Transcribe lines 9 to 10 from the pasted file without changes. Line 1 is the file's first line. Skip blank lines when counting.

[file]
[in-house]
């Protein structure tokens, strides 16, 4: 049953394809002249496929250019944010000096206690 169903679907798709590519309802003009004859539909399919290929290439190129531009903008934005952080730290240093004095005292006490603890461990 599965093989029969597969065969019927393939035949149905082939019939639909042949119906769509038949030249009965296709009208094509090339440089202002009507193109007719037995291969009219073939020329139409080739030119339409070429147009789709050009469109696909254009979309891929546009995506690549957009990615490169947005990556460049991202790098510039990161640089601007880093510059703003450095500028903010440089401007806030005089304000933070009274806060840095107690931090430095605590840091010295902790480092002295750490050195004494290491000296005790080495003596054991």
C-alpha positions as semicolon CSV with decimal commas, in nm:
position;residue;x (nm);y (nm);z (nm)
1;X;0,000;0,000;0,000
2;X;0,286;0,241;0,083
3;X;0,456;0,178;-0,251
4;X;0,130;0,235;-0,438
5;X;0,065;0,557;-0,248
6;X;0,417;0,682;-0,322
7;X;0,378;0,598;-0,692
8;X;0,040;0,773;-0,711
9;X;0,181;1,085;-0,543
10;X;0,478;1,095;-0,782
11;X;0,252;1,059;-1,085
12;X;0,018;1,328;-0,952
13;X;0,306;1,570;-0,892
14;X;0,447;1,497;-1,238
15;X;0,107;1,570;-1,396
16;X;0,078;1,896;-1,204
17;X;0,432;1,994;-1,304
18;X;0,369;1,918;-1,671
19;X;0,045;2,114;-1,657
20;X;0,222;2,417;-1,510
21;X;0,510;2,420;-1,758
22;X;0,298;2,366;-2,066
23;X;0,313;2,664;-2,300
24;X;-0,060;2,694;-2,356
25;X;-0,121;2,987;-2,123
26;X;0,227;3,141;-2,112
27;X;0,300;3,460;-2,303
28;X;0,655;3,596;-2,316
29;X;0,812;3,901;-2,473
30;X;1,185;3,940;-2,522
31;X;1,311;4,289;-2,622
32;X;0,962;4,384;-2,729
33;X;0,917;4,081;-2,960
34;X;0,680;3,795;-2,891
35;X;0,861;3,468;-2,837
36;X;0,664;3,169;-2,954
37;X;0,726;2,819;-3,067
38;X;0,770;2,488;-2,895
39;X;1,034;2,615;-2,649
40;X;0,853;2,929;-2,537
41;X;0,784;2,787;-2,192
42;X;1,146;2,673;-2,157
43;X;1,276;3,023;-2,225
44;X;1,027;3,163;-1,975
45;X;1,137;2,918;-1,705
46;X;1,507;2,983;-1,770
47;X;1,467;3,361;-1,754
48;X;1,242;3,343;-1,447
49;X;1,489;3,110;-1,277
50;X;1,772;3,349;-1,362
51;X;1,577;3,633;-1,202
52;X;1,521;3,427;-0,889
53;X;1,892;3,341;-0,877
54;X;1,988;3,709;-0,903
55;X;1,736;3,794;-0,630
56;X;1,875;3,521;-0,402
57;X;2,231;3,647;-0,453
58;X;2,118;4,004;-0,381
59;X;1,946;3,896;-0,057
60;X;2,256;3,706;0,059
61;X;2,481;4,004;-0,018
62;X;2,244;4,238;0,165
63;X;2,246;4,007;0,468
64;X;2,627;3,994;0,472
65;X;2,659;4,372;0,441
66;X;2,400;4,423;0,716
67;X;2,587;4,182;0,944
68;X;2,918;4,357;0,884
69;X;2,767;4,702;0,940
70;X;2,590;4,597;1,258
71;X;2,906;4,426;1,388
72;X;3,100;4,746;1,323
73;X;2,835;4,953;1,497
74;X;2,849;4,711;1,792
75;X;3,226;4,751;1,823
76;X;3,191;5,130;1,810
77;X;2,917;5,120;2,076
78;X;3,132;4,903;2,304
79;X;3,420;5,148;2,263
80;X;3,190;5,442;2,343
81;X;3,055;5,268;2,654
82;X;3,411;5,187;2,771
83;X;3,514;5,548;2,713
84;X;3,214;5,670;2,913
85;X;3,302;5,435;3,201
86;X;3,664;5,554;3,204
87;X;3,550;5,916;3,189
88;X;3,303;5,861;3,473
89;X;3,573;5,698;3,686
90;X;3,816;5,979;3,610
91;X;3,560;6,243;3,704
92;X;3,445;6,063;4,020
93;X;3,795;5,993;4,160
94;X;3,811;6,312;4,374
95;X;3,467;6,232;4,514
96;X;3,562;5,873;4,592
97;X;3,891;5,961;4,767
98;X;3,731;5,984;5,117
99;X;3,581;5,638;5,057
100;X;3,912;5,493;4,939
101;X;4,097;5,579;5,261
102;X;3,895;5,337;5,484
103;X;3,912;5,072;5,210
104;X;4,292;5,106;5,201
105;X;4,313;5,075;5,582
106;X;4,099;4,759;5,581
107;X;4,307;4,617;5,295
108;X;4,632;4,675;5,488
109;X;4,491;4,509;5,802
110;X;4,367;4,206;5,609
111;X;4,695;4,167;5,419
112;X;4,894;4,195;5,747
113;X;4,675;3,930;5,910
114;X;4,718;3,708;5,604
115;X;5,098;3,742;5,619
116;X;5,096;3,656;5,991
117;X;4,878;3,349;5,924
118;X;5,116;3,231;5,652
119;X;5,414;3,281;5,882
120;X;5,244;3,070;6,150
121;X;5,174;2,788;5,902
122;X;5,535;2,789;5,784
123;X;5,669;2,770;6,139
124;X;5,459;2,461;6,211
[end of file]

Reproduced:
5;X;0,065;0,557;-0,248
6;X;0,417;0,682;-0,322